On my long journey this summer, I hooked up with a group of women who met each morning at a charming coffee shop in Spearfish, South Dakota. Two of the women are good friends of mine. When we lived there, we were neighbors, and our husbands worked in the same office. We went to lunch together a lot and had lots of fun times. I really missed them when we left, but always stayed in touch.
After we moved away, my two friends walked every morning and stopped for coffee before returning home. They were joined by another friend and another until this small group of half a dozen or so formed a sisterhood. As the years went by, the group was less about walking and more about friendship and girl time.
This sisterhood has supported each other through deaths, illnesses, joys, and all of life’s issues that come with aging. Each woman has faced a problem and overcome it, and uses that experience to help the others when they are faced with the same or similar circumstances. The moral support they give each other is invaluable.
I was privileged to be invited by my two friends to join this group for a couple of weeks. To the other women, I was a stranger, although not a total stranger. Most of them were teachers and some had my children in class. But still, to allow unfamiliar me into their close circle, well, I felt very honored. I mostly listened to tales of their families and the people around town (some of whom I knew). We talked about the weather and how hot it was. We talked about one in the group who was having health problems and how we might help her out. Everyday brought a new discussion, and there was never any shortage of things to talk about. The art of conversation flourished.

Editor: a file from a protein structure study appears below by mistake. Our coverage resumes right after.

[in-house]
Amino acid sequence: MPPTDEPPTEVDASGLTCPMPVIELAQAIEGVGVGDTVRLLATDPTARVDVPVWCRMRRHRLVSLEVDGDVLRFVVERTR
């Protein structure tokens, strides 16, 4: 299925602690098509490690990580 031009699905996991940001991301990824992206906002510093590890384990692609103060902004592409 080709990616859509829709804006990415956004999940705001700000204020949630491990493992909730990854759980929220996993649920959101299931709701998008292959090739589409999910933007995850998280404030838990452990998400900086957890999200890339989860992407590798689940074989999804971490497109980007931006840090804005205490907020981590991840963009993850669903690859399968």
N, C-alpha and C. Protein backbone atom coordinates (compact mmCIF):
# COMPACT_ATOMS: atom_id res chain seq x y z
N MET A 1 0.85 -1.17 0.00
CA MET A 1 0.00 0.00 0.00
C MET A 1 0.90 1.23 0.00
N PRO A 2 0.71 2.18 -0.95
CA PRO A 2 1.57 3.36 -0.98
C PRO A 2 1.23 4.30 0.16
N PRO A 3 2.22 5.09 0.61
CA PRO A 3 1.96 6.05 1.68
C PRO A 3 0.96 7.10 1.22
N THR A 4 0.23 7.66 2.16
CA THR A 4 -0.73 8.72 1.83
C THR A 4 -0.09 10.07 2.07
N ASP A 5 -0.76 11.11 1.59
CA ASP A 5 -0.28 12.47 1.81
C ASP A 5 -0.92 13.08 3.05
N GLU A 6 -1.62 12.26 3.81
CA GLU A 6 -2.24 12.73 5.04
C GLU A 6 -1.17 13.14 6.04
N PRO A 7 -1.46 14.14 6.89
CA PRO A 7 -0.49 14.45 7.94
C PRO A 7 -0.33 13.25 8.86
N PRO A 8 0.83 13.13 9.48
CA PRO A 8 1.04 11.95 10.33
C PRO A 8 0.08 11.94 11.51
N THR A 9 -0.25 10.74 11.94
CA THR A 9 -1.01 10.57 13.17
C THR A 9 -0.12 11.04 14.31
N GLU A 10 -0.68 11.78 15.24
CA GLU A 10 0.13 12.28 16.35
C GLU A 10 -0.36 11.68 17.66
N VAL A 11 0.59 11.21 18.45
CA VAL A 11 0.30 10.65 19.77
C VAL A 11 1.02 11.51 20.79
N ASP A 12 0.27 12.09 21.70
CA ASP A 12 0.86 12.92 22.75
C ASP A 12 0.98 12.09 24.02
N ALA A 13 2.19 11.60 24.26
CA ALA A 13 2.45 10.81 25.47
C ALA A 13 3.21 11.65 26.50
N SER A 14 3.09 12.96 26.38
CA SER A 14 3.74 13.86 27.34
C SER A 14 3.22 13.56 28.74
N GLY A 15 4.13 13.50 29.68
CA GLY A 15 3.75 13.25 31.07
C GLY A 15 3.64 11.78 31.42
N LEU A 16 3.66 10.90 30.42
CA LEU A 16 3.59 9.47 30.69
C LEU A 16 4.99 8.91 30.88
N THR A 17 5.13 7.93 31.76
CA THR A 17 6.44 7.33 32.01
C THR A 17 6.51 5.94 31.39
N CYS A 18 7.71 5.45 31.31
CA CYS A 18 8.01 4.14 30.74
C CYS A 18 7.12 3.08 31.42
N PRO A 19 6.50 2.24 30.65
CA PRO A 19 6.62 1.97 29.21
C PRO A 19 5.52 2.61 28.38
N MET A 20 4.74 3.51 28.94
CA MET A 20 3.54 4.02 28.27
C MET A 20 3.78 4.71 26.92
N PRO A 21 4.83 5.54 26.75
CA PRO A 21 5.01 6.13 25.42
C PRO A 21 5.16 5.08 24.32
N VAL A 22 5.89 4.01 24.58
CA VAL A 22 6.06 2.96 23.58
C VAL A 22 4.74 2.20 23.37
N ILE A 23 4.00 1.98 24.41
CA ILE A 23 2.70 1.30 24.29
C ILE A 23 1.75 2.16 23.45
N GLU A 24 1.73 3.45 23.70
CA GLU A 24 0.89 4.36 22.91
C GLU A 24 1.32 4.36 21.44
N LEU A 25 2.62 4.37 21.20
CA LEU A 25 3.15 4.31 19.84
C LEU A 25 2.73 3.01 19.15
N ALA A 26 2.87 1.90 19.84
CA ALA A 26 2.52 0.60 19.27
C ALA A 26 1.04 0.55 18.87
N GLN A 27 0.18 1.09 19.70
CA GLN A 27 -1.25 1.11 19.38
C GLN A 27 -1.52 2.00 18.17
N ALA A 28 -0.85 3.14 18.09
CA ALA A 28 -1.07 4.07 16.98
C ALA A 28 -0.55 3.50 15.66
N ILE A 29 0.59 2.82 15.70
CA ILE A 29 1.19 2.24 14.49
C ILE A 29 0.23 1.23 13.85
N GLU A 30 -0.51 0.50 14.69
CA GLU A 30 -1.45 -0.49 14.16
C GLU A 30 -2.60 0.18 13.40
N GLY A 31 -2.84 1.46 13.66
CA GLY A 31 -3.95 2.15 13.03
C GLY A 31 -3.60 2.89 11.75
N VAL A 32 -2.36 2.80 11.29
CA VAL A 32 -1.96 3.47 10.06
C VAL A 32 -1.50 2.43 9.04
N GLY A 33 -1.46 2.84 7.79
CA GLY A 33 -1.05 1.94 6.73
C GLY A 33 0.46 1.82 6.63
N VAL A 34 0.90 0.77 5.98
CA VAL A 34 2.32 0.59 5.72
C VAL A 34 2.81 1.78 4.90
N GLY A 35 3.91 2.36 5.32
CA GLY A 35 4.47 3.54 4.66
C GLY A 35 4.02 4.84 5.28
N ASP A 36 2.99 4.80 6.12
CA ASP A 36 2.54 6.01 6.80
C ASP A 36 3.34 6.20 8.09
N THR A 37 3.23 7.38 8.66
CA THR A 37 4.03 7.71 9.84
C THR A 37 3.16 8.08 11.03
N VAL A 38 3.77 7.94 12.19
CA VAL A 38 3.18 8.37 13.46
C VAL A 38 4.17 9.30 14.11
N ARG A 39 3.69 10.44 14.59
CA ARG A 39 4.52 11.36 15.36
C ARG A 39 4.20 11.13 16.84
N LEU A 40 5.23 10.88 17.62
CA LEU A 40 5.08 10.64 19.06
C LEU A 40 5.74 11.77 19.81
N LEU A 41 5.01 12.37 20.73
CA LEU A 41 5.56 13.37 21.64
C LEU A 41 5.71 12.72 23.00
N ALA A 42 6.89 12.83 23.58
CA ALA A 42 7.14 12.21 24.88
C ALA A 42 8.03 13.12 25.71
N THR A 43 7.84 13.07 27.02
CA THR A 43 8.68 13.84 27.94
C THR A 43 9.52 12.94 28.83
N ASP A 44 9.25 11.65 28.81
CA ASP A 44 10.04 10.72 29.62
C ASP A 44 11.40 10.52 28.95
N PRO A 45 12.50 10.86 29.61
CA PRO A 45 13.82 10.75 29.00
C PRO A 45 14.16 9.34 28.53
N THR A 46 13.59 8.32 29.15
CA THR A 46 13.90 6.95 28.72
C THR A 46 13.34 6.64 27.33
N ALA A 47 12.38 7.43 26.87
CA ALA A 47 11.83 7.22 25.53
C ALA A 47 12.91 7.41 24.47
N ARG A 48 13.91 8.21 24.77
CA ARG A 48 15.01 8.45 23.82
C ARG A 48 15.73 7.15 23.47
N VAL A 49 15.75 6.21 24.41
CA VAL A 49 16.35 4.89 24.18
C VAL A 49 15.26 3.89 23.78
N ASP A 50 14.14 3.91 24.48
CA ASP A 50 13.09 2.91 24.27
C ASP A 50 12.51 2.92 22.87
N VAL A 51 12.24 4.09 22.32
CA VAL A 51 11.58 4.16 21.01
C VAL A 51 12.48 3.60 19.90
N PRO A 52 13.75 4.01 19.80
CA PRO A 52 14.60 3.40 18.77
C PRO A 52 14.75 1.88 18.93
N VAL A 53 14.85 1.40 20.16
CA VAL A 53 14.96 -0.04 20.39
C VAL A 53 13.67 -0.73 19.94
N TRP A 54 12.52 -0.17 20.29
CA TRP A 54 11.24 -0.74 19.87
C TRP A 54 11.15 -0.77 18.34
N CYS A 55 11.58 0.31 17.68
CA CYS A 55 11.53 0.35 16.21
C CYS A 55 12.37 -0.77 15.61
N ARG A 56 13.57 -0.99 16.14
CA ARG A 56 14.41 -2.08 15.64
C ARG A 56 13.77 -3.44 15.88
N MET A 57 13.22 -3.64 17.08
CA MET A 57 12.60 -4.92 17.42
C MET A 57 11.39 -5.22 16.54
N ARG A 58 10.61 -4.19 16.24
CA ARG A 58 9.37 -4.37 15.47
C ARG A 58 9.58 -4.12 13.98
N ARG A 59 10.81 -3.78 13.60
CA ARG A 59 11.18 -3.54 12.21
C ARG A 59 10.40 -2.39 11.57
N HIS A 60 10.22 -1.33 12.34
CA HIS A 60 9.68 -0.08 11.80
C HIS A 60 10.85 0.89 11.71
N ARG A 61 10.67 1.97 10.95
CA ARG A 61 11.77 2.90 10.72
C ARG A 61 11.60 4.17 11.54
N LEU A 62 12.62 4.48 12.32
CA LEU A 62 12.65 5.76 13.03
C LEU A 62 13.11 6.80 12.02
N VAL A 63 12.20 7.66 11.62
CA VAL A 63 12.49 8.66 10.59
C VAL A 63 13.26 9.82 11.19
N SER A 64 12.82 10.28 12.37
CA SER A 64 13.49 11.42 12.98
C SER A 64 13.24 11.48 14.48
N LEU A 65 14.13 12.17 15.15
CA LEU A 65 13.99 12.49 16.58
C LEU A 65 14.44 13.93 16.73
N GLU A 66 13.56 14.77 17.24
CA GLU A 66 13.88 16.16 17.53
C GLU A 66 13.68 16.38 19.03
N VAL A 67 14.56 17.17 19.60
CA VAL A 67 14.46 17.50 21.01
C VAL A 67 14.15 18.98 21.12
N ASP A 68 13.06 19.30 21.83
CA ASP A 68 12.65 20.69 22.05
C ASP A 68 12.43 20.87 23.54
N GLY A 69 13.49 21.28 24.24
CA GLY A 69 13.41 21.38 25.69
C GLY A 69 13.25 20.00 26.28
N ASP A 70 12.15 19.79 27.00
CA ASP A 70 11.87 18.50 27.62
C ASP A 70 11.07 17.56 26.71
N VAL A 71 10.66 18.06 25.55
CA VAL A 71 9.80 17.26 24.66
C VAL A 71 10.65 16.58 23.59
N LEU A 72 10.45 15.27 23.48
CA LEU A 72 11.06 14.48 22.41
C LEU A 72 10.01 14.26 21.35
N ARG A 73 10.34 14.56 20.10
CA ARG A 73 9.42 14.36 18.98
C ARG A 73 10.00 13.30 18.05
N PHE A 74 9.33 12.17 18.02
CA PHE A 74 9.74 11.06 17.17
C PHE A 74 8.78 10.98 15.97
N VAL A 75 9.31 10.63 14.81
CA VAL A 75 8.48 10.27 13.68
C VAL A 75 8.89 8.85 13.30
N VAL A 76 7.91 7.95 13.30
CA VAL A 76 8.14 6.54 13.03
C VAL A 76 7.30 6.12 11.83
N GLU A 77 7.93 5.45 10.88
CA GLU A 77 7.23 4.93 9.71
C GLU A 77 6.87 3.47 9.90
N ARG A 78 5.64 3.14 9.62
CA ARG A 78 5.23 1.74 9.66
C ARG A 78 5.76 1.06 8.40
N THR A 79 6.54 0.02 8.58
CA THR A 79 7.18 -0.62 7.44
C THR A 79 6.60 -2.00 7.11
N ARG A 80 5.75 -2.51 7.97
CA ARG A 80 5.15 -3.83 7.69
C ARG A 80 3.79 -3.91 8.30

For me, it felt good to be a part of a group of women again. It’s one of the things I miss the most when we travel for long periods of time. Female camaraderie. A sisterhood to be a part of. At home, I have a sisterhood of friends. We’re close and support each other. I’m very blessed to belong to such a group. We don’t get together every day, but the texts between us fly often.
Every woman needs a sisterhood to belong to. A place where she can unload problems and get help in solving them. A place where she can help others with her experiences. A place to find support and understanding.
Go find a sisterhood. Or better yet, start your own. It’s the cheapest form of therapy you can find.